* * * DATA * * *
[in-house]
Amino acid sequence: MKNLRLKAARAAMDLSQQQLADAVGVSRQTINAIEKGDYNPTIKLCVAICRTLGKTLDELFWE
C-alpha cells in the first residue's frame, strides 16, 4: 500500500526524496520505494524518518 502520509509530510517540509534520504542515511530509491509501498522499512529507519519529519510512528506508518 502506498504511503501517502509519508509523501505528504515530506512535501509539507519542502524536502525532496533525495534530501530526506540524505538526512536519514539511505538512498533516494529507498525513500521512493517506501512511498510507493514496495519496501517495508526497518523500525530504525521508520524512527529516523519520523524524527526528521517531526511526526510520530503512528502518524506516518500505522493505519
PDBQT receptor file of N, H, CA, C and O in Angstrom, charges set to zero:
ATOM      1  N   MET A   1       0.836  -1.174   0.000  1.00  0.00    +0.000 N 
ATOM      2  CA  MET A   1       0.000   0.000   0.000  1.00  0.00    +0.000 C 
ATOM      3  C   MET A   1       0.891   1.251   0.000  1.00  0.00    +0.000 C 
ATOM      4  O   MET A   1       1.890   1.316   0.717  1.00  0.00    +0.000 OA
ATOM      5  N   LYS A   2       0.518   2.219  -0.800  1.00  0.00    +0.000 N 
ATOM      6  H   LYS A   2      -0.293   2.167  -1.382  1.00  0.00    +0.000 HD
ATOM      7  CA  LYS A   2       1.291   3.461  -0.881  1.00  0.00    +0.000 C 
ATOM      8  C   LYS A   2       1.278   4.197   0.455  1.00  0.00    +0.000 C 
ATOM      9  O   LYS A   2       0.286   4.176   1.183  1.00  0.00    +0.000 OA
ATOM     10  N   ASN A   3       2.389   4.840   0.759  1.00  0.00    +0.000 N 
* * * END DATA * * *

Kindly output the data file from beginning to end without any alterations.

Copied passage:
[in-house]
Amino acid sequence: MKNLRLKAARAAMDLSQQQLADAVGVSRQTINAIEKGDYNPTIKLCVAICRTLGKTLDELFWE
C-alpha cells in the first residue's frame, strides 16, 4: 500500500526524496520505494524518518 502520509509530510517540509534520504542515511530509491509501498522499512529507519519529519510512528506508518 502506498504511503501517502509519508509523501505528504515530506512535501509539507519542502524536502525532496533525495534530501530526506540524505538526512536519514539511505538512498533516494529507498525513500521512493517506501512511498510507493514496495519496501517495508526497518523500525530504525521508520524512527529516523519520523524524527526528521517531526511526526510520530503512528502518524506516518500505522493505519
PDBQT receptor file of N, H, CA, C and O in Angstrom, charges set to zero:
ATOM      1  N   MET A   1       0.836  -1.174   0.000  1.00  0.00    +0.000 N 
ATOM      2  CA  MET A   1       0.000   0.000   0.000  1.00  0.00    +0.000 C 
ATOM      3  C   MET A   1       0.891   1.251   0.000  1.00  0.00    +0.000 C 
ATOM      4  O   MET A   1       1.890   1.316   0.717  1.00  0.00    +0.000 OA
ATOM      5  N   LYS A   2       0.518   2.219  -0.800  1.00  0.00    +0.000 N 
ATOM      6  H   LYS A   2      -0.293   2.167  -1.382  1.00  0.00    +0.000 HD
ATOM      7  CA  LYS A   2       1.291   3.461  -0.881  1.00  0.00    +0.000 C 
ATOM      8  C   LYS A   2       1.278   4.197   0.455  1.00  0.00    +0.000 C 
ATOM      9  O   LYS A   2       0.286   4.176   1.183  1.00  0.00    +0.000 OA
ATOM     10  N   ASN A   3       2.389   4.840   0.759  1.00  0.00    +0.000 N 